But what’s college for but to explore and discuss varying opinions and points of view, eh? Some of my instructors were initially a little hard to convince. Since I always tried to show the proper respect for the professors, I was diplomatic in my rebuttals. With a quick jab I’d ask, “What’s Crime and Punishment if not a crime story?” Then I’d follow up with another jab with a quote that I kept on top of my computer from Philip Guedalla: “The detective story is the normal recreation of noble minds.” Finally, I’d drive the straight right over the top by pointing out that Edgar Allen Poe, one of the great masters who is studied in virtually every English literature program in America, wrote mysteries and invented the detective story. If I didn’t win the round, I won the fight. I graduated with a straight A average.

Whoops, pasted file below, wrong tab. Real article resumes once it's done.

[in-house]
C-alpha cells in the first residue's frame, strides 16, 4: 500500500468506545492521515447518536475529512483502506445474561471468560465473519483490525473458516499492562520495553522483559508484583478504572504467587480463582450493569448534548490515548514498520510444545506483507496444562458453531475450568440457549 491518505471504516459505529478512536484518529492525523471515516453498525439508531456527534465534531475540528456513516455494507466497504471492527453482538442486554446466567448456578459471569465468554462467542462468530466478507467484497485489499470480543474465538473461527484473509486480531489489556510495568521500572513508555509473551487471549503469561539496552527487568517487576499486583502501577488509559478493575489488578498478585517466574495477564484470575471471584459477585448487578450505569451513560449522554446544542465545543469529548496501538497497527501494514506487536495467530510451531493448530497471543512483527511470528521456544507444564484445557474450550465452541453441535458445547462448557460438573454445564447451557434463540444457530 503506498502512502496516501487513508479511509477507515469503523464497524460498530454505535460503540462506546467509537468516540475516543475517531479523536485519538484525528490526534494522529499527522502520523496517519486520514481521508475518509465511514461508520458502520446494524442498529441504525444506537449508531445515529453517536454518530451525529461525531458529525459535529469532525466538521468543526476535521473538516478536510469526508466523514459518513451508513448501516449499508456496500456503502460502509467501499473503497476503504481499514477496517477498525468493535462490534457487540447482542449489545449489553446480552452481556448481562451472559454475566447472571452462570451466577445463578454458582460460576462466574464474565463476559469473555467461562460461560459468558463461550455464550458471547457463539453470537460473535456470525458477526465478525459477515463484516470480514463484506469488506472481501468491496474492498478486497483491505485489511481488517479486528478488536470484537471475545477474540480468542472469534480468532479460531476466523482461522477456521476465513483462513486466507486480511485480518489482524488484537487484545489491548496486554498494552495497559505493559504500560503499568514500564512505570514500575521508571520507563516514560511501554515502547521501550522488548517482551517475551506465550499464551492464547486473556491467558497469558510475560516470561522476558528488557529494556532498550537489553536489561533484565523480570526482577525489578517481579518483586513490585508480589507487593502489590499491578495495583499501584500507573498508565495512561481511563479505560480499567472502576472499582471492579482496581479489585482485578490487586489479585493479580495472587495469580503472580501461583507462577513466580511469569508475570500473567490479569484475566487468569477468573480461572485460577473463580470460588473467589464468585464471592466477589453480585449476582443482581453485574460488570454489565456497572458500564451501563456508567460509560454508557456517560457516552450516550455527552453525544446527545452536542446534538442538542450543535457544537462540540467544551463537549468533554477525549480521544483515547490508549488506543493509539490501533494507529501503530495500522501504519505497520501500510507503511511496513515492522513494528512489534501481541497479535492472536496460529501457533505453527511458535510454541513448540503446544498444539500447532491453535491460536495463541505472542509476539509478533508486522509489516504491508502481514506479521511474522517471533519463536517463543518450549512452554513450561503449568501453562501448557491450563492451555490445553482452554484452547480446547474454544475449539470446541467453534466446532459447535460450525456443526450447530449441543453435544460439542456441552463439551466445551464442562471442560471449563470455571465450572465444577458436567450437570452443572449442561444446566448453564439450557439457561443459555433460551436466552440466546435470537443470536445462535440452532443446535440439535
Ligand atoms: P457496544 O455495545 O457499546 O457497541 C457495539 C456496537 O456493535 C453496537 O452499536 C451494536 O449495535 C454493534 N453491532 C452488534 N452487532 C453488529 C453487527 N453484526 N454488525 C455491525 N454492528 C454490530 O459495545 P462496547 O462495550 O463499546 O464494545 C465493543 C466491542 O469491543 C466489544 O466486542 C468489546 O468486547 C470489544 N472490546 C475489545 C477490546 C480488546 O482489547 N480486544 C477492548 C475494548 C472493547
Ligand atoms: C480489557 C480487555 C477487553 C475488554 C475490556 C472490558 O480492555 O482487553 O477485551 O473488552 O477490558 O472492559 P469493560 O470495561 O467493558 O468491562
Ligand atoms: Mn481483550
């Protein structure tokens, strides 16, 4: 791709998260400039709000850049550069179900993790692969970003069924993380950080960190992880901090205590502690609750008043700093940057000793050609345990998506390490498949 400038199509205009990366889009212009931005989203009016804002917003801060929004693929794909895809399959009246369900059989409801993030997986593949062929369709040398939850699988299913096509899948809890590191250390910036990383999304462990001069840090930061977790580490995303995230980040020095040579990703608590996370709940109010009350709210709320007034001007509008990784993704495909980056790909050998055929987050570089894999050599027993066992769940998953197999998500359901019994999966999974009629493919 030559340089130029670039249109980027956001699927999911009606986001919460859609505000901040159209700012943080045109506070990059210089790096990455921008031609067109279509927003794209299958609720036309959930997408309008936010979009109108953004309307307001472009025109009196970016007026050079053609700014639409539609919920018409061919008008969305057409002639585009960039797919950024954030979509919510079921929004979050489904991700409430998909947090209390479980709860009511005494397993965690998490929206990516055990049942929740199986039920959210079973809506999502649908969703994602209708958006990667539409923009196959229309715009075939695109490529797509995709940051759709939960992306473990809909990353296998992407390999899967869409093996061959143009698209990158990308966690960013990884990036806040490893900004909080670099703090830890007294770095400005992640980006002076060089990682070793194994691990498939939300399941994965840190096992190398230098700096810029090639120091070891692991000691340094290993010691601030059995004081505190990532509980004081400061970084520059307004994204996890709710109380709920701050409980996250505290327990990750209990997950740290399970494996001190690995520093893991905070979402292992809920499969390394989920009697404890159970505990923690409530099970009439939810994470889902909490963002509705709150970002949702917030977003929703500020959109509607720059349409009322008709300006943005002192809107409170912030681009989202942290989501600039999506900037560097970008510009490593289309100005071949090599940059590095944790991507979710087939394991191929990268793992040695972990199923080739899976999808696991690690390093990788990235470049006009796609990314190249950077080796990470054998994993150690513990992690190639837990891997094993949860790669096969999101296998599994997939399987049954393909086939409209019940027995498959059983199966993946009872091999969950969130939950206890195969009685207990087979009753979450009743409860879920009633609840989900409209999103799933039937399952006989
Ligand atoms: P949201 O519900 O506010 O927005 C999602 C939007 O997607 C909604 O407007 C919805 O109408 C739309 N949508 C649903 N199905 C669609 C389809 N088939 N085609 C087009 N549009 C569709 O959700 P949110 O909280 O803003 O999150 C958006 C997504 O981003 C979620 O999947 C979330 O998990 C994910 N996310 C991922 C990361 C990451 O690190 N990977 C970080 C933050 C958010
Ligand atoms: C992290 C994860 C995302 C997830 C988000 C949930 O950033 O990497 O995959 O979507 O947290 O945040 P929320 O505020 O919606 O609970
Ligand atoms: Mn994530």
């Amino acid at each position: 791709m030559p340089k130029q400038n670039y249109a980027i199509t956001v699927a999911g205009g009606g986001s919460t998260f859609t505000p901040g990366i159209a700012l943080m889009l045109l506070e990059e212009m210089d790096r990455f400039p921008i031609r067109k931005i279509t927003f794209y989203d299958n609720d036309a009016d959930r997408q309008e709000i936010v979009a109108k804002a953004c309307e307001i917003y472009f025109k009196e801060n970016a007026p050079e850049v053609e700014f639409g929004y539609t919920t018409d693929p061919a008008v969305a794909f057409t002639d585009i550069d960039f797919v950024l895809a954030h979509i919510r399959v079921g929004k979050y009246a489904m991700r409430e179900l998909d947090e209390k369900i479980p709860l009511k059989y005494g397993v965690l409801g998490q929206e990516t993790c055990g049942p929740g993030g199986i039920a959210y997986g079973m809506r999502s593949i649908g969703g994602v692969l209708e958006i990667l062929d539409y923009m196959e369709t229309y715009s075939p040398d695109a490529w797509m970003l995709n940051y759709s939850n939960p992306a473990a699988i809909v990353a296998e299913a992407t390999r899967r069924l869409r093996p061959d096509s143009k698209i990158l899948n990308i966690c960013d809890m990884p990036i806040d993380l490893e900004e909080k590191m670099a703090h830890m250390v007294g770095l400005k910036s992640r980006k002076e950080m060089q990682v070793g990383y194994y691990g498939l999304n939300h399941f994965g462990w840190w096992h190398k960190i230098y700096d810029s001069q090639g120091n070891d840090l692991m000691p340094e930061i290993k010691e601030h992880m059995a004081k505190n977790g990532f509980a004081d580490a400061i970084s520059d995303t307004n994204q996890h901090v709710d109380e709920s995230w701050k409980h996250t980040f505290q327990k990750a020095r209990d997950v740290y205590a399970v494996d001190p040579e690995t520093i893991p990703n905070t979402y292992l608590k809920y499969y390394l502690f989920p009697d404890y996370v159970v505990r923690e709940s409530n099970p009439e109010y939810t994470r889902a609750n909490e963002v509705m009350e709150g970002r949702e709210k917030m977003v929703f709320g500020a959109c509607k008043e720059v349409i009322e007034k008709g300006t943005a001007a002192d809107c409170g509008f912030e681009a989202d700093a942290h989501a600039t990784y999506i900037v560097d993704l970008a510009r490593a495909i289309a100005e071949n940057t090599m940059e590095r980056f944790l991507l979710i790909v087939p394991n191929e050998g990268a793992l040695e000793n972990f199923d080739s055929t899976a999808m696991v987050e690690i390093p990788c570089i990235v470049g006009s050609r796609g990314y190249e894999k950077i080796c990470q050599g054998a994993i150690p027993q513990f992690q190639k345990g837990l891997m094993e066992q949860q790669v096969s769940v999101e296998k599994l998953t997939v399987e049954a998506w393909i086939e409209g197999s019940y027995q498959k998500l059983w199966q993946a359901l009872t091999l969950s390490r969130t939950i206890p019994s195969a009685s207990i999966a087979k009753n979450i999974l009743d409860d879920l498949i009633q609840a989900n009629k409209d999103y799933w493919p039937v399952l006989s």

Many of the writers who were held in high esteem by those same academics, such as William Faulkner, James Jones, and Norman Mailer all tried their hands at writing crime fiction. Some of them had less than stellar results, too. Faulkner wrote a series of short stories about a district attorney which were collected in a book called Knight’s Gambit. (I’ll let you dig up a copy, if you can find one, and draw your own conclusion about the quality of the writing.) James Jones was more of a genre-friendly writer, but suddenly became more acceptable to the academic community when his novel, The Thin Red Line was made into a movie by Terrence Malik in 1998. He tried his hand at writing a mystery with A Touch of Danger. Jones wrote pot-boilers and tended to say with fifty pages what a laconic Dashiell Hammett could say in twelve. Yet his verbosity is often overlooked by those in academia. And who could forget Mailer’s Tough Guys Don’t Dance. Having made three unsuccessful attempts to get through The Naked and the Dead back when I was an undergrad, I actually bought Tough Guys with the intention of reading it. I made a few valiant attempts once again, but found myself agreeing with movie critic Gene Shalit’s opinion when the film version came out that “an unreadable book has become an unwatchable movie.”